This blog reports events and interesting tidbits from Rensselaer, Indiana and the surrounding area.

Friday, November 30, 2018

The bicycle craze of 1896

While looking for something else in old newspapers using the Library's microfilm reader, two advertisements caught my attention. The first was a huge ad for bikes. Ellis & Murray mostly sold clothing.
 The second was a bit smaller.
 Seventy five and a hundred dollars do not sound like a lot to pay for a bike today, but that was a huge amount in 1896. According to this site, the average wage in the 1900 Census was a mere $450. (The site also says that there were only 10,000 millionaires in the world in 1900.)

I also stumbled on the item below. Earl or Earle Reynolds is one of Rensselaer's "almost famous" persons—people who were fairly well known nationally in their time but forgotten today. He was a skater who toured with a skating act, mostly with his wife. More info is here.
 Can you imagine learning to ride a bike as an adult? As for Melba and Calve, info on them is here and here.

I checked the Internet for information on the history of the bicycle to see if I could discover why suddenly there are big ads for bikes in the Rensselaer paper. I found this article that gives a lot of detail about the development of the bike. It was not until the late 1880s that the chain and pneumatic tires made the bike look like the bikes we know today.  Another article, The Bike Boom, specifically mentions 1896 as a year of bike craze: “In the year 1896, there was simultaneously an increase in bicycle popularity and a severe economic depression. Bicycles were one of the few areas of the economy where sales were growing; people were buying bicycles ‘whether they could afford them or not’. This attracted hundreds of manufacturers into the bicycle business.”

In the United States the bike mostly disappeared as a means of adult transportation after 1900, replaced by the auto. However, in other parts of the world the bike is still an important means of getting around.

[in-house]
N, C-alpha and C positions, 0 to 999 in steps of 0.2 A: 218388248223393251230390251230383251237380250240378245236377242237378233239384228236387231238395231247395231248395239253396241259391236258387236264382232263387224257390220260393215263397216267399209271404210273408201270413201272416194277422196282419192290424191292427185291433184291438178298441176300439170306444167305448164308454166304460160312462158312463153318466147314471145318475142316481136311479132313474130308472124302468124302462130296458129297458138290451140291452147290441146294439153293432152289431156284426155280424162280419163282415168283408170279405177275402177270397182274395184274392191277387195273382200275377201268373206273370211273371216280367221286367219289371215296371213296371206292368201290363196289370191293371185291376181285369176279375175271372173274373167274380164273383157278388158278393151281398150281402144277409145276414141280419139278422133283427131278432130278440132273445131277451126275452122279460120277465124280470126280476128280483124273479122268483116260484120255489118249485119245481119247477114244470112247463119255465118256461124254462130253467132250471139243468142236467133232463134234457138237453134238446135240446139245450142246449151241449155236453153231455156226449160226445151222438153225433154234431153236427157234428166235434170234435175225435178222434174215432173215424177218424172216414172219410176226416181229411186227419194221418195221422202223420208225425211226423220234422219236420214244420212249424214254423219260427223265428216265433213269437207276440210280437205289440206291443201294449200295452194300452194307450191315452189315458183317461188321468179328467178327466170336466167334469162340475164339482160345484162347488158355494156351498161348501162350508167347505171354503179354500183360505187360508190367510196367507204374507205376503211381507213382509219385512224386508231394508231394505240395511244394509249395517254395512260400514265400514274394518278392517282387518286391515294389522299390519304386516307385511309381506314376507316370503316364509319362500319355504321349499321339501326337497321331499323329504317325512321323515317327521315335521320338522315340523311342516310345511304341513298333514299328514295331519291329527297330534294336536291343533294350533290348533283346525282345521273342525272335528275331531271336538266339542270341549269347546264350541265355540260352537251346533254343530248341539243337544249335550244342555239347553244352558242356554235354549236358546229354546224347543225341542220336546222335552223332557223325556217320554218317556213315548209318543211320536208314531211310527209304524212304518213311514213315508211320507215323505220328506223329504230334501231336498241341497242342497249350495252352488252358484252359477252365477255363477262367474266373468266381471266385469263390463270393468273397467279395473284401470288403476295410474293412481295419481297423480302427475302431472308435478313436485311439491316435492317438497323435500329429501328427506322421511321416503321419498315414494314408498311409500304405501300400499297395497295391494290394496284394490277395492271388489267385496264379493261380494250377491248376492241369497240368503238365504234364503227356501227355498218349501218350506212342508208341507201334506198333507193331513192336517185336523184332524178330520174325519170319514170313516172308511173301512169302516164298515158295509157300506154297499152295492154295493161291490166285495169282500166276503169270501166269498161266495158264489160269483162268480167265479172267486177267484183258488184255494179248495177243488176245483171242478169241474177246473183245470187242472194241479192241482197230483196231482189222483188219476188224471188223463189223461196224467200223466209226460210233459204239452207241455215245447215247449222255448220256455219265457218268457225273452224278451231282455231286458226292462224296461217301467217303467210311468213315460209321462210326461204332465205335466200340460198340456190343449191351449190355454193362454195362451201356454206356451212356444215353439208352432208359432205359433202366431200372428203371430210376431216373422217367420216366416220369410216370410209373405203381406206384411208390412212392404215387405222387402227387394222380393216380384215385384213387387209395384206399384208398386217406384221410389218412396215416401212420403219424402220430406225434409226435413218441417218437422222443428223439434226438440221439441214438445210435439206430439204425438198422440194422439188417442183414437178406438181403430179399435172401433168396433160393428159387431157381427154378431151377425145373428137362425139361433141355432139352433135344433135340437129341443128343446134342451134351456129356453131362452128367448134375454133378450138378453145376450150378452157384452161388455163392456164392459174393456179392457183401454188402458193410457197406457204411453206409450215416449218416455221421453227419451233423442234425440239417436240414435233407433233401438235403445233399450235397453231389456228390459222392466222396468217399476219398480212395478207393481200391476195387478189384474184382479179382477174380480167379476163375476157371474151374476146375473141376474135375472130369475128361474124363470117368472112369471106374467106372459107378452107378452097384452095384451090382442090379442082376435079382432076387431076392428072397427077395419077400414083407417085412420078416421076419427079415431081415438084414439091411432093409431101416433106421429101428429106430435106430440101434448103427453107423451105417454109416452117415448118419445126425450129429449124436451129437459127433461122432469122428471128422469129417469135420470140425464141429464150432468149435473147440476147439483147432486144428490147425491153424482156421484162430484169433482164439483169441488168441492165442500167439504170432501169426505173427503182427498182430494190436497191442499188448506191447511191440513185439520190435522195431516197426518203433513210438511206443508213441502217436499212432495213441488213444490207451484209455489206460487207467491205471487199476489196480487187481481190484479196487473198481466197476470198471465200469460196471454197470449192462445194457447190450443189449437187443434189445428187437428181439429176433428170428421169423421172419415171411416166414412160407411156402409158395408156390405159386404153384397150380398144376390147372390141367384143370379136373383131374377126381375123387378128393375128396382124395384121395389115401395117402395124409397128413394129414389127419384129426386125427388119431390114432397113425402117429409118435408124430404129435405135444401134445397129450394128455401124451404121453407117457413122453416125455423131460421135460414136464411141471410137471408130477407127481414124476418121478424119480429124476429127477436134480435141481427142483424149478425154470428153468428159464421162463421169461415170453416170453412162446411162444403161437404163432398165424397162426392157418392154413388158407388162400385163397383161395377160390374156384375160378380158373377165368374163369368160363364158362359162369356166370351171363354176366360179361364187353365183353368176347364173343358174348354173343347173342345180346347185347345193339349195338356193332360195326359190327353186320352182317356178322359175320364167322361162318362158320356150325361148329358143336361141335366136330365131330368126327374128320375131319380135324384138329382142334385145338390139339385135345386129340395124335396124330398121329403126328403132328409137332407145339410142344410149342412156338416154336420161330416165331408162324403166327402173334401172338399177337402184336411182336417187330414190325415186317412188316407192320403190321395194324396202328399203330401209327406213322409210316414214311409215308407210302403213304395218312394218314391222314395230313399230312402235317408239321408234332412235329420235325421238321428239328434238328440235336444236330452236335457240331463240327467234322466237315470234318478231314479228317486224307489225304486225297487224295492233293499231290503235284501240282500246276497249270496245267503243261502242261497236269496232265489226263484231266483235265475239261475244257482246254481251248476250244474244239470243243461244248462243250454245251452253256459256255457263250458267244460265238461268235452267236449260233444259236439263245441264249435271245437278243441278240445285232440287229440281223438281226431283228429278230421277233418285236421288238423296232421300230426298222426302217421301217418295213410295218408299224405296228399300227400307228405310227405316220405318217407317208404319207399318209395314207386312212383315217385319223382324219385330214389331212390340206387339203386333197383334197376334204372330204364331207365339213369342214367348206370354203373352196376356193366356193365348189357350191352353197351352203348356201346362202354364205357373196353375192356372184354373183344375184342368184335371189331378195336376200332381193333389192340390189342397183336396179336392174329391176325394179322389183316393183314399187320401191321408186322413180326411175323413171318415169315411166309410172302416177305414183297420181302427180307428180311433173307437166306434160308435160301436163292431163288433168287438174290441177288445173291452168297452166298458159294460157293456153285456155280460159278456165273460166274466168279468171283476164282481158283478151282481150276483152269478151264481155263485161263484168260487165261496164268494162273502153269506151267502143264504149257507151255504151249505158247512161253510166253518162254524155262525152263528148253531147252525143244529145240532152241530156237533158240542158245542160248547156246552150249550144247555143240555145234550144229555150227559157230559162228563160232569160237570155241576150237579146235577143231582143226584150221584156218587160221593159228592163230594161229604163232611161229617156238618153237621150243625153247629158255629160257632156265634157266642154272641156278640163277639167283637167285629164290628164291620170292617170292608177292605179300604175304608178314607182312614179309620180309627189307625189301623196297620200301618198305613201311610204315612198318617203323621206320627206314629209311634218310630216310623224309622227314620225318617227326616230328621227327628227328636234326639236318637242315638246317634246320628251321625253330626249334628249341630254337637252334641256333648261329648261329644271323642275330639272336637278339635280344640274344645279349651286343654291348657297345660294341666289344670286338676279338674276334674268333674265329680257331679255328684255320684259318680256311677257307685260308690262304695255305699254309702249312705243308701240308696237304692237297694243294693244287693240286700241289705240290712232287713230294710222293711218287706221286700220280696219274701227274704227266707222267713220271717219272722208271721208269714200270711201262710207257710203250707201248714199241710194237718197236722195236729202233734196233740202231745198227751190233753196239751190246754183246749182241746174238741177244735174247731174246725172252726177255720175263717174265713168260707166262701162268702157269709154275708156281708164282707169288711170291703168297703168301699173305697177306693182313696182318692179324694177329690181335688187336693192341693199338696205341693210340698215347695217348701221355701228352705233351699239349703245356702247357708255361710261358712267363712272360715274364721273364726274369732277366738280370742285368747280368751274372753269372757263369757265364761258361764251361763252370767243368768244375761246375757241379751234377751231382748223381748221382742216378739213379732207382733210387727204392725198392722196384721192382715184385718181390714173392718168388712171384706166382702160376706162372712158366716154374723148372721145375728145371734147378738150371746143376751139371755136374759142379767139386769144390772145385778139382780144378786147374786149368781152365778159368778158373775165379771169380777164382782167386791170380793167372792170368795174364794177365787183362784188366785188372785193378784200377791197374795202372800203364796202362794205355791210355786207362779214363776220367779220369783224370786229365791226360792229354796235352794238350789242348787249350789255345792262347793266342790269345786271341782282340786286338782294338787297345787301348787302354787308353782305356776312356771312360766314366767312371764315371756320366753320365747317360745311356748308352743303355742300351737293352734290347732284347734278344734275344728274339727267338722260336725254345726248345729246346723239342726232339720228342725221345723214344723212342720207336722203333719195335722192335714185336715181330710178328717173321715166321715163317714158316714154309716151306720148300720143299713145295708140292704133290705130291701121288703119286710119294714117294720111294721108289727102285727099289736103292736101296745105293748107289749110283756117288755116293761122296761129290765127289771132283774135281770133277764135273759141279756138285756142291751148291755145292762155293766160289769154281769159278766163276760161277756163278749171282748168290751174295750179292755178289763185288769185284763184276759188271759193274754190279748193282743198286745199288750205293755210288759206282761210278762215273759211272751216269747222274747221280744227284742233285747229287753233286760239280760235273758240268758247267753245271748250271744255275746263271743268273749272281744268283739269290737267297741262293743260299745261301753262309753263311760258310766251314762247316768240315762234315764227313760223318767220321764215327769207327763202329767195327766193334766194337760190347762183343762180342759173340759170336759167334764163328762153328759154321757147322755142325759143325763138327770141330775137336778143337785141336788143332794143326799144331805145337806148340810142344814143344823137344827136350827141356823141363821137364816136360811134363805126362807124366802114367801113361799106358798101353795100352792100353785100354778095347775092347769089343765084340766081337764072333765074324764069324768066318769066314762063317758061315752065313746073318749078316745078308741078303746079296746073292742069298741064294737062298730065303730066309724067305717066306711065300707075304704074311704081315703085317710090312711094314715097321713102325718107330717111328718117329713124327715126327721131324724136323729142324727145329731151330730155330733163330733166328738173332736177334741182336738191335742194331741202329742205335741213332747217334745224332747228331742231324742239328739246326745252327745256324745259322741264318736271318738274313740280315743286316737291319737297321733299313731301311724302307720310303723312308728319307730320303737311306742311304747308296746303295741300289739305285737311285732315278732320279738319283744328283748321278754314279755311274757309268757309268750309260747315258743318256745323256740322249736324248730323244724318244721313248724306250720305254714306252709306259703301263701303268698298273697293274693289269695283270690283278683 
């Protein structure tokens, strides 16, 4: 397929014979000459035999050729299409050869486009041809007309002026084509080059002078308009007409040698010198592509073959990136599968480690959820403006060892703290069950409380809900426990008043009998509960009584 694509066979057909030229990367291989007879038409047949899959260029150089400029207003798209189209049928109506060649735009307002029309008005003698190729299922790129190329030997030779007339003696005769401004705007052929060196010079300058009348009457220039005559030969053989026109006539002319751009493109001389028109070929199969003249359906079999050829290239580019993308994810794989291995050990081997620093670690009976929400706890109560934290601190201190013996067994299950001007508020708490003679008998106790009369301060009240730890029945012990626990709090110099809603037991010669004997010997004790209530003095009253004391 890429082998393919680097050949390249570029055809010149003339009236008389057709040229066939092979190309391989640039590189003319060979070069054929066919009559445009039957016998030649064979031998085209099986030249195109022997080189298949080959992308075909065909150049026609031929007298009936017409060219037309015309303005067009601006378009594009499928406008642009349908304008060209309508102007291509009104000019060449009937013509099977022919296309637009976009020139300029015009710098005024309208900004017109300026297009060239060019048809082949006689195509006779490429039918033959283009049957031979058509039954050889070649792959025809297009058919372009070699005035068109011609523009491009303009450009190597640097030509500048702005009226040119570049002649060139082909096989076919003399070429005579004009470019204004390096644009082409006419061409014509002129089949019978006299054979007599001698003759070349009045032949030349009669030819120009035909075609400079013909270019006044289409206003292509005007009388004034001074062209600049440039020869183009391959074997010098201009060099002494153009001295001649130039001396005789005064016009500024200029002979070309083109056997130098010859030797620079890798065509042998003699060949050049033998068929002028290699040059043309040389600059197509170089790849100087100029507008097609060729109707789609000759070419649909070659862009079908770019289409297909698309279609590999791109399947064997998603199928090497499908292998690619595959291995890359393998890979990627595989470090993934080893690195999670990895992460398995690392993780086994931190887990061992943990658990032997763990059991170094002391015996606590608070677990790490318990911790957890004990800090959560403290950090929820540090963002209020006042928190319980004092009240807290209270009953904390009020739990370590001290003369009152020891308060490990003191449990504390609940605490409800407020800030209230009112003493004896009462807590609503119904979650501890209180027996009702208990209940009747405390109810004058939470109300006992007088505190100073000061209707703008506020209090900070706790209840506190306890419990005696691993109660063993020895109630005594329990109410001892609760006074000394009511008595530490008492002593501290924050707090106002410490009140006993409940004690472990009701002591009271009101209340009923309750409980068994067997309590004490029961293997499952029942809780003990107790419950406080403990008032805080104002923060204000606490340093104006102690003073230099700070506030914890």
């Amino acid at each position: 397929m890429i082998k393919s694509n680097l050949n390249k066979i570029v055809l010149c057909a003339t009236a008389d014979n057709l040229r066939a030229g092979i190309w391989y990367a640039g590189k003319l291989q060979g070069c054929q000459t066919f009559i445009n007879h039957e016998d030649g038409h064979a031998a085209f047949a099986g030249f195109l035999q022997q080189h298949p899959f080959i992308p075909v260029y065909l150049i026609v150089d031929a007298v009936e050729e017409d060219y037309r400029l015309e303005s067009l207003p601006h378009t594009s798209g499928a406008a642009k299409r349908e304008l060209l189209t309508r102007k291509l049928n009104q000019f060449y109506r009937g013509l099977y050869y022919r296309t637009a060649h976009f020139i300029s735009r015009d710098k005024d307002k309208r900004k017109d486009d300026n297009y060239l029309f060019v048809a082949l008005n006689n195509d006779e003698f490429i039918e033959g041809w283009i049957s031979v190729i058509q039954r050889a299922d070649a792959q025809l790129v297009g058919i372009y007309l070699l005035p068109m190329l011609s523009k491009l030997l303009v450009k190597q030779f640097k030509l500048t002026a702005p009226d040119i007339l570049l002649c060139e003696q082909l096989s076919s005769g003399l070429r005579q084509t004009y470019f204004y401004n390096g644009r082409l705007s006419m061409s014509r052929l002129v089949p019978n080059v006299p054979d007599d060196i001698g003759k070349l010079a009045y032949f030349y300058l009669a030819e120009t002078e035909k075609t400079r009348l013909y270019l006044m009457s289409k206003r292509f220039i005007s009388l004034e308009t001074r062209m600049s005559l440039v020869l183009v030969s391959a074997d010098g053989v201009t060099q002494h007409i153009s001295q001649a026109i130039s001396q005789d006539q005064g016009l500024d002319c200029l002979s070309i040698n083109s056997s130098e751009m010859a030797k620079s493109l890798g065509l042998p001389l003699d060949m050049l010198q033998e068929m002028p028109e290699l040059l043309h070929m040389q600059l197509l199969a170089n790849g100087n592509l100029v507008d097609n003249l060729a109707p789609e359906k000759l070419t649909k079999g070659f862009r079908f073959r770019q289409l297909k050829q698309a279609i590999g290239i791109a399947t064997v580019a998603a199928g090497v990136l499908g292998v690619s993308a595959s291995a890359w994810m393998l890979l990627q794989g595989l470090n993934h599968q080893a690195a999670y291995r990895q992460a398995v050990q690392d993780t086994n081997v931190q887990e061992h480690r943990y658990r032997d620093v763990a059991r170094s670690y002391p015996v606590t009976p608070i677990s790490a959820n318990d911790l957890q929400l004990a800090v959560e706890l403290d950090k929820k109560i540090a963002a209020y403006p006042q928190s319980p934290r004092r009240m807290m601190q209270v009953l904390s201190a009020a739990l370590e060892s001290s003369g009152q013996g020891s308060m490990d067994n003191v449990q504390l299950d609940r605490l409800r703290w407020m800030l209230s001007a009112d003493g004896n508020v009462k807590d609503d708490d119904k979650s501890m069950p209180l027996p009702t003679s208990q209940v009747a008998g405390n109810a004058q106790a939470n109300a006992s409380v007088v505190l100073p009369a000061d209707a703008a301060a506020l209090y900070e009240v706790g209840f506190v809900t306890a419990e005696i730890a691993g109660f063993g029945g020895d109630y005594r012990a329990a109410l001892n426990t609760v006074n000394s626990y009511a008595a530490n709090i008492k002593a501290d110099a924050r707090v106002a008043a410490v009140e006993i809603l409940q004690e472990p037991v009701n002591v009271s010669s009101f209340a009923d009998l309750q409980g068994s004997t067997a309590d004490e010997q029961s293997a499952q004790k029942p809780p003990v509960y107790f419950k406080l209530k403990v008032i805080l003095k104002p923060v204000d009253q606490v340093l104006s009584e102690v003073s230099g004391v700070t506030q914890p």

One other ad caught my attention. I will show it without further comment.


Wednesday, November 28, 2018

CAFOs, wind farms, and solar parks


The City Council meeting ran unusually long and the Jasper County BZA meeting started earlier than usual, so I missed it completely. There was only one item on the agenda, a special exception from Union Township from someone who wants to rent a loft on a nightly basis, perhaps via Airbnb. It passed. The Plan Commission meeting followed and I missed the first item on the agenda, the amendment to the UDO for confined feeding set-back requirements. This issue had gone back and forth between the Commissioners and the Plan Commission earlier this year and the differences had been narrowed, but not eliminated. This amendment restarted the process. I was surprised to learn after the meeting that it had been sent to the Commissioners with no recommendation; the vote was split 4-4. Apparently the sticking point was a revised setback of 300 feet to an A1 property. The setback that the Plan Commission had previously passed was 500 feet to the property line without mention of the zoning of adjacent parcels.

When I did arrive, discussion of the proposed Wind Farm Overlay District had just begun. The draft they were considering was a new draft, one prepared by the special committee that had been formed at a previous meeting. There were a couple of small suggested changes made by members of the Commission before the public was invited to comment. One of the people who was in the forefront of the opposition to wind turbines thanked them for the work they had put into the draft. A lady from Wheatfield spoke of the negatives of coal-generated power, implying that she preferred wind-generated power. A farmer from southern Jasper County objected to the ordinance saying the regulations would stop him from doing what he wanted with his property. He suggested that wind turbines would make sense in along the southern border because they were already just across the county line and he and his neighbors already had the ill-effects of turbines but none of the benefits. Someone mentioned that there are plans for a very large solar farm near Wheatfield and that it could dampen the adverse financial effects of the closure of the Shahfer Plant. A couple of consultants spoke and argued that the sound and flicker restrictions in the ordinance were too strict.

The Commission then passed the ordinance and sent it on to the Commissioners who must also pass it for it to take effect.